After three straight seasons of success in the minors, J.A. Happ has brought his successful pitching style to the Phillies major league camp and is showing that he might just be ready for a spot with the big league club. While that remains somewhat remote, many of the Phillies scouts, coaches and front office personnel have stated both publicly and privately that Happ is going to be worth watching in the very near future. One of the questions now is whether the Phillies would be better off adding him to the big league bullpen or keeping him in the minors and letting him pitch in his more accustom role as a starter. The smart money figures to be on Happ spending some time in the minors with a late season call-up to see what he can do with major league pitching. His emergence would also make it possible for the Phillies to put him into the rotation during the season if one of their starters were to be injured.
Happ is the ideal sort of pitcher for Citizens Bank Park; a left-hander who keeps the ball down in the strike zone and doesn't give up a lot of long balls. The Phillies have filled their organization with pitchers like this, knowing that they need to work within the confines of their home field. Happ also gets a good amount of strikeouts and has smooth mechanics that have impressed the pitching coaches he's worked for.
J.A. Happ's career stats
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Acquired: Drafted by the Phillies in the third round of the 2004 Draft out of Northwestern University.
Repertoire: Happ doesn't throw very hard, but he gets good movement on his pitches, particularly his fastball. His change-up is good and makes his fastball look a little faster and tougher to hit. His slider has gotten much better and is now just about as good as his curve, which is above average. He throws all four pitches for strikes and will throw them at any point in the count.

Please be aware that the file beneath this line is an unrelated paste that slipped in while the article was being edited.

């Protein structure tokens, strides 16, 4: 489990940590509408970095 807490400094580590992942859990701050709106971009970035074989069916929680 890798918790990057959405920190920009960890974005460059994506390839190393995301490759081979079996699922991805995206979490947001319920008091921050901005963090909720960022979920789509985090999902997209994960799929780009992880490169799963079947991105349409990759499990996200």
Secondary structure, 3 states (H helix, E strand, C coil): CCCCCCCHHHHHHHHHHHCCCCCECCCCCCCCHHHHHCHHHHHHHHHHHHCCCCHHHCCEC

Pitching: Happ not only works down in the zone, he will pitch inside. Actually, he pitches throughout the strike zone, but doesn't leave many pitches up and out over the plate. His pitches are described as "heavy" and hitters have a tough time getting any lift on them to take him deep. He gets a good amount of ground balls and won't issue many walks (2.7 free passes per nine innings).
Projection: Because of his ability to get ground balls, many scouts have noted that Happ could be a closer prospect, but the Phillies have kept him in the starting rotation and are likely to continue that. He has enough talent to pitch at or near the top of a major league rotation and has the attitude to switch to the bullpen and would likely succeed in that role if the Phillies were to go that way with him. A little more work at the minor league level wouldn't kill Happ, but the Phillies are going to have to find somewhere to put him on their major league club next season if they're not going to waste his talents. It's actually not out of the question that the Phillies will have Happ start at Double-A Reading and move him to Ottawa with the warmer weather, so as to keep him on a better schedule. If he were to move to Triple-A by around Memorial Day, that would be plenty of time for him to pitch at that level and get the work that he needs to prepare him for the majors.
Comparison: Happ is very much like Jamie Moyer, who also doesn't throw hard, but uses all of his weapons to get hitters out. He's also very poised on the mound and won't make many mistakes. It's not out of the question that he'll put up numbers much like Moyer as long as he stays healthy and can find the longevity.